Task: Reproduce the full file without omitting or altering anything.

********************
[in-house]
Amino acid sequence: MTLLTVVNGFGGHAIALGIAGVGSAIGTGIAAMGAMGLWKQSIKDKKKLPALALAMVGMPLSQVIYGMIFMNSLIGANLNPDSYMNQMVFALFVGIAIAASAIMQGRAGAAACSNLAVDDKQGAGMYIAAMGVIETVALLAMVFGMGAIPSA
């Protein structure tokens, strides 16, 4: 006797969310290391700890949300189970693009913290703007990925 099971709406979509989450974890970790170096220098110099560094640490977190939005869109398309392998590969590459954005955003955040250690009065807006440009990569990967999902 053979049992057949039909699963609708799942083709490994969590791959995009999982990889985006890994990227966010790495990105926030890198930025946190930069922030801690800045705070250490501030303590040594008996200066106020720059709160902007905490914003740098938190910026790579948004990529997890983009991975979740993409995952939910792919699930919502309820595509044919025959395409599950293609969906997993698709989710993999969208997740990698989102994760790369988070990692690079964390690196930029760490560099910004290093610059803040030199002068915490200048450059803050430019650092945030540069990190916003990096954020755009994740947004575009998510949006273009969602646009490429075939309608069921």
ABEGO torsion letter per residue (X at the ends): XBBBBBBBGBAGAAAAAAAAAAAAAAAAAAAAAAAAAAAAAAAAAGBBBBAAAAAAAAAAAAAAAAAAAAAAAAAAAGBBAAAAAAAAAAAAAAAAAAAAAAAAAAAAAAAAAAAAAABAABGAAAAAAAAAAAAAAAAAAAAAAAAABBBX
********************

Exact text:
[in-house]
Amino acid sequence: MTLLTVVNGFGGHAIALGIAGVGSAIGTGIAAMGAMGLWKQSIKDKKKLPALALAMVGMPLSQVIYGMIFMNSLIGANLNPDSYMNQMVFALFVGIAIAASAIMQGRAGAAACSNLAVDDKQGAGMYIAAMGVIETVALLAMVFGMGAIPSA
């Protein structure tokens, strides 16, 4: 006797969310290391700890949300189970693009913290703007990925 099971709406979509989450974890970790170096220098110099560094640490977190939005869109398309392998590969590459954005955003955040250690009065807006440009990569990967999902 053979049992057949039909699963609708799942083709490994969590791959995009999982990889985006890994990227966010790495990105926030890198930025946190930069922030801690800045705070250490501030303590040594008996200066106020720059709160902007905490914003740098938190910026790579948004990529997890983009991975979740993409995952939910792919699930919502309820595509044919025959395409599950293609969906997993698709989710993999969208997740990698989102994760790369988070990692690079964390690196930029760490560099910004290093610059803040030199002068915490200048450059803050430019650092945030540069990190916003990096954020755009994740947004575009998510949006273009969602646009490429075939309608069921």
ABEGO torsion letter per residue (X at the ends): XBBBBBBBGBAGAAAAAAAAAAAAAAAAAAAAAAAAAAAAAAAAAGBBBBAAAAAAAAAAAAAAAAAAAAAAAAAAAGBBAAAAAAAAAAAAAAAAAAAAAAAAAAAAAAAAAAAAAABAABGAAAAAAAAAAAAAAAAAAAAAAAAABBBX